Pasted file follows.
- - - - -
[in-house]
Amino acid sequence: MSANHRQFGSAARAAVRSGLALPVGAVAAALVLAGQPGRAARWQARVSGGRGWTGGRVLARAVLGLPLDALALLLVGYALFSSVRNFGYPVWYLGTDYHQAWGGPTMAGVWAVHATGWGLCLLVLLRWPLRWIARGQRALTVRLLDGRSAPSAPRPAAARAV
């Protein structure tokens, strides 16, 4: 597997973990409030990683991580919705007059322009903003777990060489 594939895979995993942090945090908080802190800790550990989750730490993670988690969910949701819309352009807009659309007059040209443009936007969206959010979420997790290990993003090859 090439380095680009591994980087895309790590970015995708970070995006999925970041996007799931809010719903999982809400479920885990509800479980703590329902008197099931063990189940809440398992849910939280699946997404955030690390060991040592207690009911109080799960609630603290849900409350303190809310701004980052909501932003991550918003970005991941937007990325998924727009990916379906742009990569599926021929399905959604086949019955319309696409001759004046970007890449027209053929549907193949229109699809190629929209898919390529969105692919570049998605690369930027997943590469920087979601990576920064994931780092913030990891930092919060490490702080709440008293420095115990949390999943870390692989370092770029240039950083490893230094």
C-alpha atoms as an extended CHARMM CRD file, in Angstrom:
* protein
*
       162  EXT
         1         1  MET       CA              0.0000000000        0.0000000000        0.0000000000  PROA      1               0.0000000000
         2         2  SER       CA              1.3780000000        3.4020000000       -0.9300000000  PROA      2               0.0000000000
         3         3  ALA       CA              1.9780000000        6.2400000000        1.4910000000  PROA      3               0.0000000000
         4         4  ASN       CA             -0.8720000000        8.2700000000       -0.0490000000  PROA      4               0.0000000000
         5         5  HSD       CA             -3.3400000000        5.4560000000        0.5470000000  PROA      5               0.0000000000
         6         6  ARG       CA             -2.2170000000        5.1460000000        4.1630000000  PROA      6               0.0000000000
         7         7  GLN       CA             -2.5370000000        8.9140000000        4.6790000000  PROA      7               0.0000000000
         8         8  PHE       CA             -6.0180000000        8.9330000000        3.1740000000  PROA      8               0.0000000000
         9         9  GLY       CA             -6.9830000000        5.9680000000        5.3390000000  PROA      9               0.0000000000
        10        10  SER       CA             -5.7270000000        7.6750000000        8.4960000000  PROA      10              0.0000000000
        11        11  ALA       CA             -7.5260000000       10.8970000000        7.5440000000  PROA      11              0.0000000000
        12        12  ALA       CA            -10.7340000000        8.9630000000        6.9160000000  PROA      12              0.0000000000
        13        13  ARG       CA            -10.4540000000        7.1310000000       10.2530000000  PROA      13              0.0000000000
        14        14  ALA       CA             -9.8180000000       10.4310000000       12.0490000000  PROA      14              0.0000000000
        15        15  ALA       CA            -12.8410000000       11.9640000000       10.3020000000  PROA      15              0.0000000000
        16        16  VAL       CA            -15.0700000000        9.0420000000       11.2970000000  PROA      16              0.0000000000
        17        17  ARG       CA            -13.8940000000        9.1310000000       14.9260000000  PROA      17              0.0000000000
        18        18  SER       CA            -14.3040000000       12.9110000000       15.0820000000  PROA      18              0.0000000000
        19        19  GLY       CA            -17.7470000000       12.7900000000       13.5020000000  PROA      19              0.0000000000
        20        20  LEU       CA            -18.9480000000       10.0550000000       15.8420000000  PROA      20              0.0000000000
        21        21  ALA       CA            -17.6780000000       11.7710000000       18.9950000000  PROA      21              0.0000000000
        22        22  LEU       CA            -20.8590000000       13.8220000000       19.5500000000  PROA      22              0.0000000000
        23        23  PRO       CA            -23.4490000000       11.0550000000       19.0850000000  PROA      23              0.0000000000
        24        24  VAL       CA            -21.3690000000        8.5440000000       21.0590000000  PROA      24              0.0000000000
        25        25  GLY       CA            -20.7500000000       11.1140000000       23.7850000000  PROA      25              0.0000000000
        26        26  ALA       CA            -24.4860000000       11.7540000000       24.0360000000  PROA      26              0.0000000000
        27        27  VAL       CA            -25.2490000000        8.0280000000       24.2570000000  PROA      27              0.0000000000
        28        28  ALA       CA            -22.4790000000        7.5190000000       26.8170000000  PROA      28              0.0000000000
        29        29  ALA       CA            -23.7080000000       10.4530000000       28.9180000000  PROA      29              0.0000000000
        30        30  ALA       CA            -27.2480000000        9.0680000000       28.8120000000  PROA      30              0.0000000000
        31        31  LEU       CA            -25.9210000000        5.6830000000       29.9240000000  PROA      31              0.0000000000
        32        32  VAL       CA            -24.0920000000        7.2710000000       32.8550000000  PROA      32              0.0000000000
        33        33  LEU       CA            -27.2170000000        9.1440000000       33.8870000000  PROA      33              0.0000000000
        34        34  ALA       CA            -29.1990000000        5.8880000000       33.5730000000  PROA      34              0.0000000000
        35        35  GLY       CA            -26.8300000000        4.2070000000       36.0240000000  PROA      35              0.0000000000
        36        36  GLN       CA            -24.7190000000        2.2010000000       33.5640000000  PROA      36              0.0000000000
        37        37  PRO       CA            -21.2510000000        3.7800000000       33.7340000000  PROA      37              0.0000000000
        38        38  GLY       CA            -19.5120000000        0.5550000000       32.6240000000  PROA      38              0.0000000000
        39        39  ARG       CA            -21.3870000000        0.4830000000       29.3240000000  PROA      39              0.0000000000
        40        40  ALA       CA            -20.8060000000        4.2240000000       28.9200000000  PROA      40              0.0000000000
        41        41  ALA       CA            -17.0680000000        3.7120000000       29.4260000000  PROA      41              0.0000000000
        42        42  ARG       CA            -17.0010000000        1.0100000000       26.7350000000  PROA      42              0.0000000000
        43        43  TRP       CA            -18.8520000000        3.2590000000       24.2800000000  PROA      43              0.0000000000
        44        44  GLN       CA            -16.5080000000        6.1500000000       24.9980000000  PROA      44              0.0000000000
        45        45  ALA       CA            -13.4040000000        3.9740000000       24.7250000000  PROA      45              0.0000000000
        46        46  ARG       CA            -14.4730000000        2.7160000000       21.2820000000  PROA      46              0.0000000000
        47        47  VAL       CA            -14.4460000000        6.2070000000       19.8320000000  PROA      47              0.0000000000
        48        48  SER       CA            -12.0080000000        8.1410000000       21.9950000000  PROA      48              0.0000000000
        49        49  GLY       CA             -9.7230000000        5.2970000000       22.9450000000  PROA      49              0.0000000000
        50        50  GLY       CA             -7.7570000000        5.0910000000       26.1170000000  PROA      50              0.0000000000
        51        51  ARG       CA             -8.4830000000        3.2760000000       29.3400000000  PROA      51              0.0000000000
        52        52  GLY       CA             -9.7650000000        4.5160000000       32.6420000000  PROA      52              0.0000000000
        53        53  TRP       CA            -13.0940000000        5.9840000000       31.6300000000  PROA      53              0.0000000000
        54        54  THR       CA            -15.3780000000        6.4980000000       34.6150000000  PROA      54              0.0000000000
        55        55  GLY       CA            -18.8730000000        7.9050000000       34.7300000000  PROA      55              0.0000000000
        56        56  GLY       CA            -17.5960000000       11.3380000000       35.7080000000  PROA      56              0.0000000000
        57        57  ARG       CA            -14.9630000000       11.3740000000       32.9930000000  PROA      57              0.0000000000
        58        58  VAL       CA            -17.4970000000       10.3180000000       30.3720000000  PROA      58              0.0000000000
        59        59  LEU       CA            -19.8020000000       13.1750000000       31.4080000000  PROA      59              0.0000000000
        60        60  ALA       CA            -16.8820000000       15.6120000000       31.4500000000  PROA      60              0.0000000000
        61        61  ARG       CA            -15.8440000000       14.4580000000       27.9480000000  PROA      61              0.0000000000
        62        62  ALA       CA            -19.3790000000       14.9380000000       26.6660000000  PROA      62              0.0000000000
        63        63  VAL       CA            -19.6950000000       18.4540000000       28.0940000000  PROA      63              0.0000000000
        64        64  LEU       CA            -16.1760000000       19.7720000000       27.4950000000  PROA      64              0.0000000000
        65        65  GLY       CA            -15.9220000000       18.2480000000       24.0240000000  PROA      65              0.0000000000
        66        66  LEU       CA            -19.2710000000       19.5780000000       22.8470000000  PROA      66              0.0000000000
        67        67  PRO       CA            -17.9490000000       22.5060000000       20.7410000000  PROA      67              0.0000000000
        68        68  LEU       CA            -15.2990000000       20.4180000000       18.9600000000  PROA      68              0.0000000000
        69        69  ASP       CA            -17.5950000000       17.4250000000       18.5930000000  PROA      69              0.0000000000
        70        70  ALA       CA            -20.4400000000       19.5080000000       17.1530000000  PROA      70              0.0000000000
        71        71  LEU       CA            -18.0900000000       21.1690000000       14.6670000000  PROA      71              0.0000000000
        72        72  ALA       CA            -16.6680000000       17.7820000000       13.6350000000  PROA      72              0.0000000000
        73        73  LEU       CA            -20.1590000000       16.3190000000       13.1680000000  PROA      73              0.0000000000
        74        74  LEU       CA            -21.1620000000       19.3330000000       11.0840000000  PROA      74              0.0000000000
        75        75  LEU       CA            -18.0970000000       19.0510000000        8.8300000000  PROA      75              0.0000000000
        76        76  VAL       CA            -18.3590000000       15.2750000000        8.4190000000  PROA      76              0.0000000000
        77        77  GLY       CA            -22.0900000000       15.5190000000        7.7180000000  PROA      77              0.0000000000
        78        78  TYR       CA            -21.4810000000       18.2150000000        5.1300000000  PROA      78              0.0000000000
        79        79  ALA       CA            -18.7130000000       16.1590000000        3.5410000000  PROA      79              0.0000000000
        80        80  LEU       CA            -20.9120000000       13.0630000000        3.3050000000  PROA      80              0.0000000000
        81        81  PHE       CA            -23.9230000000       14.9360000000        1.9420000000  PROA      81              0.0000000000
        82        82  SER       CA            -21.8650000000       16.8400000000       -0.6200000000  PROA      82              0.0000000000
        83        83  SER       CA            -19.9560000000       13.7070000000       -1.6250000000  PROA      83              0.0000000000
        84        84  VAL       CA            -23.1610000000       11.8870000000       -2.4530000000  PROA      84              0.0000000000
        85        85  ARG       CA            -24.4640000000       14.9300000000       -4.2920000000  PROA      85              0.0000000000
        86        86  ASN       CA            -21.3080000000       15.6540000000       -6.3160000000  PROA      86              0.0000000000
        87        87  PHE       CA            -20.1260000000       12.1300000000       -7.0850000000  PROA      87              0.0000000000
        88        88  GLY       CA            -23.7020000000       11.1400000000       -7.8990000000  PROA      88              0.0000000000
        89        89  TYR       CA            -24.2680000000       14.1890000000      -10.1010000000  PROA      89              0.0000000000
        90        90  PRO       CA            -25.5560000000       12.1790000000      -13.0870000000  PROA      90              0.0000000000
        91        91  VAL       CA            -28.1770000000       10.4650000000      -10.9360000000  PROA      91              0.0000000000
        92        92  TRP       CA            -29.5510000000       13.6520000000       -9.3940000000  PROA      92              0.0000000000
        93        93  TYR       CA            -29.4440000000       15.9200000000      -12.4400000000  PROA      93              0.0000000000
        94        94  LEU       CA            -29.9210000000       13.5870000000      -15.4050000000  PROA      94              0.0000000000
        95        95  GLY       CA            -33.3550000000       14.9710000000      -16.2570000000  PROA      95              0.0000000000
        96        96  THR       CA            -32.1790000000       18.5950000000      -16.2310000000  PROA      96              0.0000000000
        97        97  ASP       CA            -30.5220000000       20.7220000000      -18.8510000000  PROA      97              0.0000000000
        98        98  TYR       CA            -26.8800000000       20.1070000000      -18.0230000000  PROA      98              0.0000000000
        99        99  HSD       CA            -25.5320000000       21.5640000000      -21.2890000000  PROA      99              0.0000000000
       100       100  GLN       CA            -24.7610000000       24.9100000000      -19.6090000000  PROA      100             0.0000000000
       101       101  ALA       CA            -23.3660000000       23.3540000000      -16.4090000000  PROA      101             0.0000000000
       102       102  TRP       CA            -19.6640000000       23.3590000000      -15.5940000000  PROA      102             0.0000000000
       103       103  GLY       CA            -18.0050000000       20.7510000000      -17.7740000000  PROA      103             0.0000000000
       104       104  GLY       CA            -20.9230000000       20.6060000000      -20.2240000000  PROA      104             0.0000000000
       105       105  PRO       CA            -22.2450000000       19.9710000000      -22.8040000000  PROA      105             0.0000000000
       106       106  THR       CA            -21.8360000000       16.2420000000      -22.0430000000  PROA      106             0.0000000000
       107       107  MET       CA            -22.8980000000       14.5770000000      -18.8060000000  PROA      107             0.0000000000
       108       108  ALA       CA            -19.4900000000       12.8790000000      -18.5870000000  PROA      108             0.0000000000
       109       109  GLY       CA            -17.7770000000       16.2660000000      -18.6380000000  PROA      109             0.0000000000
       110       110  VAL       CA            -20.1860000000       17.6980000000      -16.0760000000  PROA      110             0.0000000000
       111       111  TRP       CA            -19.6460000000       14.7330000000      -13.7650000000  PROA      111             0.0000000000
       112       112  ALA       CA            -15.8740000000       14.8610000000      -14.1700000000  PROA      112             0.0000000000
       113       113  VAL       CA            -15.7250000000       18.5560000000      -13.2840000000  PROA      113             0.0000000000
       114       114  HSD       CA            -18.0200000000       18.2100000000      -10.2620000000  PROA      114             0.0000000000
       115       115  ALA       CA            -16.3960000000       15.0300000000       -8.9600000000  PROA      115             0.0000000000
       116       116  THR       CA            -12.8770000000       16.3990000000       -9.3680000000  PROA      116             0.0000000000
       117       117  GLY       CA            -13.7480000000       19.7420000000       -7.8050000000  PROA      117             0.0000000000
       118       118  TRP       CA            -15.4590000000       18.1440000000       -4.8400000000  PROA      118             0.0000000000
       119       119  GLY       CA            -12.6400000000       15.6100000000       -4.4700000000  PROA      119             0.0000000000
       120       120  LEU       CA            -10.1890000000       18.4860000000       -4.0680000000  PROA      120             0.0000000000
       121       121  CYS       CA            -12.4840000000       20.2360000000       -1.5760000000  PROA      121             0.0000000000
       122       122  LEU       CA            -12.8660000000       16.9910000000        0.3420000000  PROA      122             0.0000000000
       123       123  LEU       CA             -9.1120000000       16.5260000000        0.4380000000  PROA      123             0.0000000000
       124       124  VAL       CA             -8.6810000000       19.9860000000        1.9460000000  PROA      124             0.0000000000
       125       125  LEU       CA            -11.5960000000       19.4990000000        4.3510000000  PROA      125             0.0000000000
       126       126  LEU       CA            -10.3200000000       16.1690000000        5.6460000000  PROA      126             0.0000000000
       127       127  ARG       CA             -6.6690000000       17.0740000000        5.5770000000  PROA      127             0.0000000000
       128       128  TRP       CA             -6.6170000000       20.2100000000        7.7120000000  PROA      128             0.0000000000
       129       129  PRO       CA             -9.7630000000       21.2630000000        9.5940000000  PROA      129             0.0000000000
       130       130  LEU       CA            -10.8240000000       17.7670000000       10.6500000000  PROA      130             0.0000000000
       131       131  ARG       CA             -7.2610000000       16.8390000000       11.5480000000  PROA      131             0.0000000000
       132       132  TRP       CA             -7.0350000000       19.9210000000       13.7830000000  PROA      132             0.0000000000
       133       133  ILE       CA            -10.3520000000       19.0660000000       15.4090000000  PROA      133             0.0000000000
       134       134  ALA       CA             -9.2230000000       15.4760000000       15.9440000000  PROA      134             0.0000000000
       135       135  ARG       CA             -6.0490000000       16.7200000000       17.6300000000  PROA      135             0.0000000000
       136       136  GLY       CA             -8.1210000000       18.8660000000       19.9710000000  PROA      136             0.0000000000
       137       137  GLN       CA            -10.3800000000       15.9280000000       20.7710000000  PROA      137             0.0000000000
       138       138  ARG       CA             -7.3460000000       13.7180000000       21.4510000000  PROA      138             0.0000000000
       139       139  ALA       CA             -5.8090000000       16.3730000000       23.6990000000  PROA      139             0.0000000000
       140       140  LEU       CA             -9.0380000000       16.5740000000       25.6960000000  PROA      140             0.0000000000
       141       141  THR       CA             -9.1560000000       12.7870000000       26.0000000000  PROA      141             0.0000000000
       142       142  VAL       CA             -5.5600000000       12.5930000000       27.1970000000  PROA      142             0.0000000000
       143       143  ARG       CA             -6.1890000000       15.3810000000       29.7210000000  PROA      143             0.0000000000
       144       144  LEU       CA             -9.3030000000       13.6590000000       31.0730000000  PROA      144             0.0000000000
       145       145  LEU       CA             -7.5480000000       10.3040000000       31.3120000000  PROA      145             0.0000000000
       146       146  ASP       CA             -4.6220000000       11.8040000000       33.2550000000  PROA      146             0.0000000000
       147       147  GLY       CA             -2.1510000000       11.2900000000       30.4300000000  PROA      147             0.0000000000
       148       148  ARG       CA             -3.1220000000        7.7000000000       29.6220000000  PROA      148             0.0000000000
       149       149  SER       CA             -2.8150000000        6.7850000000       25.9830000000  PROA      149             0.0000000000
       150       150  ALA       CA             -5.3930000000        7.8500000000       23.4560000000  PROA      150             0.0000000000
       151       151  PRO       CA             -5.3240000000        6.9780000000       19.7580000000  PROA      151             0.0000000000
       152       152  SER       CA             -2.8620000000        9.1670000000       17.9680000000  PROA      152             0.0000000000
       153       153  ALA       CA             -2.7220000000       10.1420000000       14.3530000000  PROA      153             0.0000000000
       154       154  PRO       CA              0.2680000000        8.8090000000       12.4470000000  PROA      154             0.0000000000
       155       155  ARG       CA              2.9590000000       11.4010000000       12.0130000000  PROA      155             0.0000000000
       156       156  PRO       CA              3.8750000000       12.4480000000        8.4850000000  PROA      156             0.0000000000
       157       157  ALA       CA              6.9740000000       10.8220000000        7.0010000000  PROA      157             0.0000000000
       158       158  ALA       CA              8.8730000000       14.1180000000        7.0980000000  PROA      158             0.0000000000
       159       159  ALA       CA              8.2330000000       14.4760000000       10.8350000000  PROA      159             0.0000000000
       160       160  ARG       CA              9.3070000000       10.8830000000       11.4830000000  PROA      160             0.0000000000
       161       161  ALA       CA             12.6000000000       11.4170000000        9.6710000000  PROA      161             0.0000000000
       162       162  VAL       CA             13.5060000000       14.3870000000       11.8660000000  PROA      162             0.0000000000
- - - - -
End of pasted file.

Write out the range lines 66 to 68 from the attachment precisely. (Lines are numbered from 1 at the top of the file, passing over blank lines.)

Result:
        59        59  LEU       CA            -19.8020000000       13.1750000000       31.4080000000  PROA      59              0.0000000000
        60        60  ALA       CA            -16.8820000000       15.6120000000       31.4500000000  PROA      60              0.0000000000
        61        61  ARG       CA            -15.8440000000       14.4580000000       27.9480000000  PROA      61              0.0000000000